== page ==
‘Southern’ and ‘Northern’ assistance provision beyond the grand narratives: Views from Lebanese and Syrian providers in Lebanon

In this contribution to our new Thinking through the Global South blog series, Southern Responses Research Associate Dr Estella Carpi reflects on diverse meanings and understandings of the terms ‘the global South’ and ‘the global North,’ focusing in particular on the ways that these terms and the modes of response that are often associated with the ‘South’ and ‘North’ are conceptualised by Lebanese and Syrian aid providers in Lebanon. Drawing on her interviews with providers, Dr Carpi shares important insights into how services funded and managed both by countries in the Global North and Global South are conceptualised by providers and received by refugees, contributing to the Southern Responses project’s core aim of centralising refugees’ perspectives on Southern-led initiatives.

If you find this piece of interest, please also see the suggested readings at the end of this piece, or visit our Thinking through the Global South series on our blog.

This blog was posted on 2nd December, 2018.

‘Southern’ and ‘Northern’ assistance provision beyond the grand narratives: Views from Lebanese and Syrian providers in Lebanon

By Dr Estella Carpi, Research Associate, Southern Responses to Displacement project. 

Over the past few decades, scholars have increasingly employed the categories of ‘Global North’ and ‘Global South’ to explore different political geographies and economies in development cooperation and humanitarian aid provision. Without doubt, whether and how these denominations make sense are not merely dilemmas of terminology. The Global South has been historically referred to in a number of ways: as the ‘Third World’, coming after the First World, including the US and its allies, and the Second World, including the Soviet Union and its Eastern Bloc partners; as ‘non-DAC countries, i.e. not belonging to the Development Assistance Committee of Western donors; or as ‘postcolonial donors’, which does not capture the different positioning of Southern countries vis-à-vis donorship and aid reception.

Against this backdrop, the categorisation of the Global South has existed since the mid-1970s, effectively indicating the changing power relations of this group of countries with the Global North. With respect to the ‘East’ – a notion that tentatively incorporates diverse realities but nowadays embeds them in the Orientalist discourse first advanced by Palestinian-American scholar Edward Said (1978) – the term ‘Global South’ arguably better reflects the multi-directional flows of economic, cultural, and political capital between different countries. In turn, anthropology is surely well placed to explore such multi-directional flows.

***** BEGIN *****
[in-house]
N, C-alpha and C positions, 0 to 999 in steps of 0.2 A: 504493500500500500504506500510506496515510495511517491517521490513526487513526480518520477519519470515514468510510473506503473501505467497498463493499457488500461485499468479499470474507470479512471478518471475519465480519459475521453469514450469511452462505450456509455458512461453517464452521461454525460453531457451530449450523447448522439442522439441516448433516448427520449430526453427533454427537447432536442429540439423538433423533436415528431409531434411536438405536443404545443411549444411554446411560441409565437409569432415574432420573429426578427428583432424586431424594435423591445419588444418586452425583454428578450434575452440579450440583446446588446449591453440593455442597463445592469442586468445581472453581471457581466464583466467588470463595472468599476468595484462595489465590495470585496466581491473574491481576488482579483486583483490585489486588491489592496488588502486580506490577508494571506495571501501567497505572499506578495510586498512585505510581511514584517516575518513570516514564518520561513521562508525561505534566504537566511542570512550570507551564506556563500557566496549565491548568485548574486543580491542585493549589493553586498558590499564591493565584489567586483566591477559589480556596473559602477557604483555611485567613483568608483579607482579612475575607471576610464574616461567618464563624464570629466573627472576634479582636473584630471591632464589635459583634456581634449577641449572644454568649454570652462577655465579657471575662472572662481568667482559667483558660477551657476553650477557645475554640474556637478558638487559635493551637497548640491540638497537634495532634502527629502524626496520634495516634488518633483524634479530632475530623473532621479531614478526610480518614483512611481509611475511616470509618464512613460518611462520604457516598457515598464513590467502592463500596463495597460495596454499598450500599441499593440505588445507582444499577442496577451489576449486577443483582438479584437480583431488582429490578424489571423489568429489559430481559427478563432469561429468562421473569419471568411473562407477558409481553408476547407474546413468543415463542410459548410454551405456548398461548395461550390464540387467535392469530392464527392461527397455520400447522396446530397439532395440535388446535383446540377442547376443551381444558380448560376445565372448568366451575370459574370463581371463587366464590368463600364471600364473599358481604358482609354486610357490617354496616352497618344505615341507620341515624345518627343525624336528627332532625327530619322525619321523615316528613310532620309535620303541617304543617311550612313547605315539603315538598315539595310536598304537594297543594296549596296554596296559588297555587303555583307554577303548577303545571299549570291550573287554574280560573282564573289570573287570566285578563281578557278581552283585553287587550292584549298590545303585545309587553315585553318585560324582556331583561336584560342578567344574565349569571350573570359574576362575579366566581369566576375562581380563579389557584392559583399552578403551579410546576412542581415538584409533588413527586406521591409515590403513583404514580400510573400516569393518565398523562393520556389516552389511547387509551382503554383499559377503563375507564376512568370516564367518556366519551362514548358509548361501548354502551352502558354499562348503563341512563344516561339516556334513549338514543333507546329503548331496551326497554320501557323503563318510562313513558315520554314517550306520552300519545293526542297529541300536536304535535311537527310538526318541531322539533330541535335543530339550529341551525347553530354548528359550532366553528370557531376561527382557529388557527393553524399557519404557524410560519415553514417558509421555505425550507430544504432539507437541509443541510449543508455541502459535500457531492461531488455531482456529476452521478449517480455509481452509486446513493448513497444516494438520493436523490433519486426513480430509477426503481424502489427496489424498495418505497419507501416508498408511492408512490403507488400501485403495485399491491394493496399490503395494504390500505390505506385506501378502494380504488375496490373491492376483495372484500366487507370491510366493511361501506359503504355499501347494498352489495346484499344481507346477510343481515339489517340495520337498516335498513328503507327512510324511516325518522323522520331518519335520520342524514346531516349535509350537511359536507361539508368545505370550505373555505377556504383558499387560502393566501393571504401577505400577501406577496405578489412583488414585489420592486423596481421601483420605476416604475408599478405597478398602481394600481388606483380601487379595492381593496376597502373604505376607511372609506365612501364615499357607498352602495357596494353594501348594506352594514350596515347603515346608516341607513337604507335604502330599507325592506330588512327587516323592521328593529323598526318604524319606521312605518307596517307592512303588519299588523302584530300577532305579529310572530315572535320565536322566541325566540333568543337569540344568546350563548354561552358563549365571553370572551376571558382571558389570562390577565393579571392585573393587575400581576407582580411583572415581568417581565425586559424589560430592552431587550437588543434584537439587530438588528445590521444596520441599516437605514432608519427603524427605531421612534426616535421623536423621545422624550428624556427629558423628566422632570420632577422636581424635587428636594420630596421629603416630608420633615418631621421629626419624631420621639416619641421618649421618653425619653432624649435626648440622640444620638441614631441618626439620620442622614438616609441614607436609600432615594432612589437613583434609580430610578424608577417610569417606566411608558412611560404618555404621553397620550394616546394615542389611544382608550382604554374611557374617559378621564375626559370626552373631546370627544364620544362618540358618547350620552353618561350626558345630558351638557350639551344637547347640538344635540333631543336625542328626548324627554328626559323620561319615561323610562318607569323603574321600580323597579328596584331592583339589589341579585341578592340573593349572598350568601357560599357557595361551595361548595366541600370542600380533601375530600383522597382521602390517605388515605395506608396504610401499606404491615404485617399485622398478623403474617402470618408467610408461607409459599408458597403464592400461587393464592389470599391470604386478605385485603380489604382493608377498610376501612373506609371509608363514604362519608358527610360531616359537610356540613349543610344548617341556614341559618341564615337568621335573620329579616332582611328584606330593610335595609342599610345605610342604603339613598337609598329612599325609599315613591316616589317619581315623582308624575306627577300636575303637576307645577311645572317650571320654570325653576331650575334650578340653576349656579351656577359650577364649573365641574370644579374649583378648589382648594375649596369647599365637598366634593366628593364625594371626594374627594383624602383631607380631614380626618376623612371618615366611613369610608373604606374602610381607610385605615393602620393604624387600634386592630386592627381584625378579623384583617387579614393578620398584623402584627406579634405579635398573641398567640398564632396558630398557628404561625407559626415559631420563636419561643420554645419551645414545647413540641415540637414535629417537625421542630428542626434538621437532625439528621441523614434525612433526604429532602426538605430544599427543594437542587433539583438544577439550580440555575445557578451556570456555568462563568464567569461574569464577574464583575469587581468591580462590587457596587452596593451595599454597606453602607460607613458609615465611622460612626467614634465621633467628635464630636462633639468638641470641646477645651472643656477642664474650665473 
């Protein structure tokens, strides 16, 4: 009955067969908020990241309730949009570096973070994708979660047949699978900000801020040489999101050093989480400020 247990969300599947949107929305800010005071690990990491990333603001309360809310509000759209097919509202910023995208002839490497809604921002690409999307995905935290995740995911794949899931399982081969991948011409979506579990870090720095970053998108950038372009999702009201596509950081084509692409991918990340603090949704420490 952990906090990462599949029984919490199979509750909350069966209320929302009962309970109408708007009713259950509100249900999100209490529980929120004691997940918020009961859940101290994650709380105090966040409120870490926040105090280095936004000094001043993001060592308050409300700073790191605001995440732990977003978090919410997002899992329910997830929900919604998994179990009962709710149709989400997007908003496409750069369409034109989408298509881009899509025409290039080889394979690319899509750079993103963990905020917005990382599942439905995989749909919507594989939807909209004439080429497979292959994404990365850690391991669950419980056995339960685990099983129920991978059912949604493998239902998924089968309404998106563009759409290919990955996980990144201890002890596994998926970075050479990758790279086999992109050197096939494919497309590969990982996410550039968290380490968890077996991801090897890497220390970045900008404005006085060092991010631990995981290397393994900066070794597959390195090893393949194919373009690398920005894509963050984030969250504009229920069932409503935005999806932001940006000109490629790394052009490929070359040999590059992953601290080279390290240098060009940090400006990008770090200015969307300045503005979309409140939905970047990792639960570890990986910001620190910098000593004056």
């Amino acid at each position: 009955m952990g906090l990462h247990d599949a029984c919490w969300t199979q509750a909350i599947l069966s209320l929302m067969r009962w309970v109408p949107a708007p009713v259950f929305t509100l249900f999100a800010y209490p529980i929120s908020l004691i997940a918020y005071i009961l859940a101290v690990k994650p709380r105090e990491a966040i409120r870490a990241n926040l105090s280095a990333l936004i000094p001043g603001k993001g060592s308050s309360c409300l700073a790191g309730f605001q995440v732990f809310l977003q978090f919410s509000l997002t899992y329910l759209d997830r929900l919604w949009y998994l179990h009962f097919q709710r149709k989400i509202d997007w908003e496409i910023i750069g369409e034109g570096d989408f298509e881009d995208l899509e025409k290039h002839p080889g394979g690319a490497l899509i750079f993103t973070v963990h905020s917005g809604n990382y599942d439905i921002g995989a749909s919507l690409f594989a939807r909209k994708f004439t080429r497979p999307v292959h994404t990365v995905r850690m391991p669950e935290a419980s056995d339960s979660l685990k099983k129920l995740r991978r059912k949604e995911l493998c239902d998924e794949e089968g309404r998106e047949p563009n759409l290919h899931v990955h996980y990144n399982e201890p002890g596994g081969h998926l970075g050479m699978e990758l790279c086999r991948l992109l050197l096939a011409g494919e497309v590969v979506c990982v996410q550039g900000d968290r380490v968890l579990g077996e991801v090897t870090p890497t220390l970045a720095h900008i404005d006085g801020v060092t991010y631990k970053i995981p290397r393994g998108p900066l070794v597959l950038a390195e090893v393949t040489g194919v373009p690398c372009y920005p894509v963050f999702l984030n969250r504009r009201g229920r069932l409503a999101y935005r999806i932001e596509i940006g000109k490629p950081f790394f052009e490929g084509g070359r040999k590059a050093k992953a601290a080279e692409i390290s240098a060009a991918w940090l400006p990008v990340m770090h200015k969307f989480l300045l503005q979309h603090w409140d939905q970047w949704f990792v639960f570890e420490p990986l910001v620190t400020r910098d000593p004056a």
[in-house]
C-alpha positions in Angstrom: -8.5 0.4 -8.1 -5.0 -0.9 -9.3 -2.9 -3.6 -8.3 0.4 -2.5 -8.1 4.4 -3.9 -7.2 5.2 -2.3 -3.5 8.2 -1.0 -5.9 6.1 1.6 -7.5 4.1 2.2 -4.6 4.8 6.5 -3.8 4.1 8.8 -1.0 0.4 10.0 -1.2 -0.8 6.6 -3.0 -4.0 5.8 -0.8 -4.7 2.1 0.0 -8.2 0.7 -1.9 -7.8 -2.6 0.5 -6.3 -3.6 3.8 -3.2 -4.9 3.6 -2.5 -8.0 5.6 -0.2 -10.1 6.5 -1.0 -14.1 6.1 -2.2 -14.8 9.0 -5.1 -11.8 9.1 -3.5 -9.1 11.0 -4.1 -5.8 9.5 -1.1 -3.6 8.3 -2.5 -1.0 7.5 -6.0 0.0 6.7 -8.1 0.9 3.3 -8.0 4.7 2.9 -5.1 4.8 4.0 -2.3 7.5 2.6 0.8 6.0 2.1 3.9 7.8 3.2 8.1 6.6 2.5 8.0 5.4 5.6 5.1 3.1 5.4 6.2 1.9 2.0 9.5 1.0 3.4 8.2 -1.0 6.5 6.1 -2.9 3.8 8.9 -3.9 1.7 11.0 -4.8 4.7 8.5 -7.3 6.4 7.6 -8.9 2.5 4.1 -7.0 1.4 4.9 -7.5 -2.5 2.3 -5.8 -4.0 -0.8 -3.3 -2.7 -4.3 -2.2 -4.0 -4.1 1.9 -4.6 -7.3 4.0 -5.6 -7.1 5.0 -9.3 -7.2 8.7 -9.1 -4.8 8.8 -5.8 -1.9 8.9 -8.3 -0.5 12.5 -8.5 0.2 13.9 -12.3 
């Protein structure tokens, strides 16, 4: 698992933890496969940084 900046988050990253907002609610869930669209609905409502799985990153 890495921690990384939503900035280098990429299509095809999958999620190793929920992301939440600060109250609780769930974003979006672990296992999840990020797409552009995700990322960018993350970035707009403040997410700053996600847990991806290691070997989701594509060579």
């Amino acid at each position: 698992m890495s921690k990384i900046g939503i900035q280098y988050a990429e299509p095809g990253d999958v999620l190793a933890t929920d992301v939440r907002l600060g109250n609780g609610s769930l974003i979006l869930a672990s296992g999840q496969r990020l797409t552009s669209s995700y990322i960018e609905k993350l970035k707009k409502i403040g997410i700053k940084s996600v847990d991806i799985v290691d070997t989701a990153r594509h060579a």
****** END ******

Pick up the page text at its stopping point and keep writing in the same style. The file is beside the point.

However, the definition of the Global South has too often been misleadingly reduced to a marginal or anti-imperial positionality, independent from context. In particular, in a bid to learn about and consider different Souths (from an intentionally plural perspective), I would argue that Global South should not be our episteme – the point of departure for enlarging our knowledge about such a concept. It is in this regard that some scholars have opted for a conception of the Global South as ‘not an exact geographical designation, but as an idea and a set of practices, attitudes, and relations’ (Grovogu, 2011, p. 177), a perspective that in turn notes that ‘what constitutes the West more than geography is a linguistic family, a belief system and an epistemology’ (Mignolo, 2015 p. xxv).

In effect, it may be helpful to examine a world map and reflect on the geographic characteristics of the countries that are often included in the Global South category. For instance, given that Australia is a political pole of the Global North, just as China is for the Global South, it is evident that physical geography cannot fully explain what North and South are, since these categories refer not only to places but also, more importantly, to different political projects related to development and humanitarian action.

As Fiddian-Qasmiyeh and Daley highlight in their introduction to the Handbook of South-South Relations, the present framework of South-South cooperation and its underlying principles are historically associated with anti-colonial and anti-imperialist struggles around the world:

‘The emergence of a South-South cooperation was originally conceptualized as a way to overcome the exploitative character of North-South relations through diverse models of transnational cooperation and solidarity developed since the 1950s and 1960s, including internationalist, socialist, and regional approaches and initiatives such as Pan-Arabism and Pan-Africanism’.

Dahi and Velasco have, in turn, recently pointed out that, in the decades following World War II, between the 1950s and the late-1980s, South-South trade represented roughly 5–10% of all global trade, but, by 2013, that share had risen to 54%. Over the same period, the direction of these exports shifted to other Southern countries, while global South-South financial flows also increased substantially.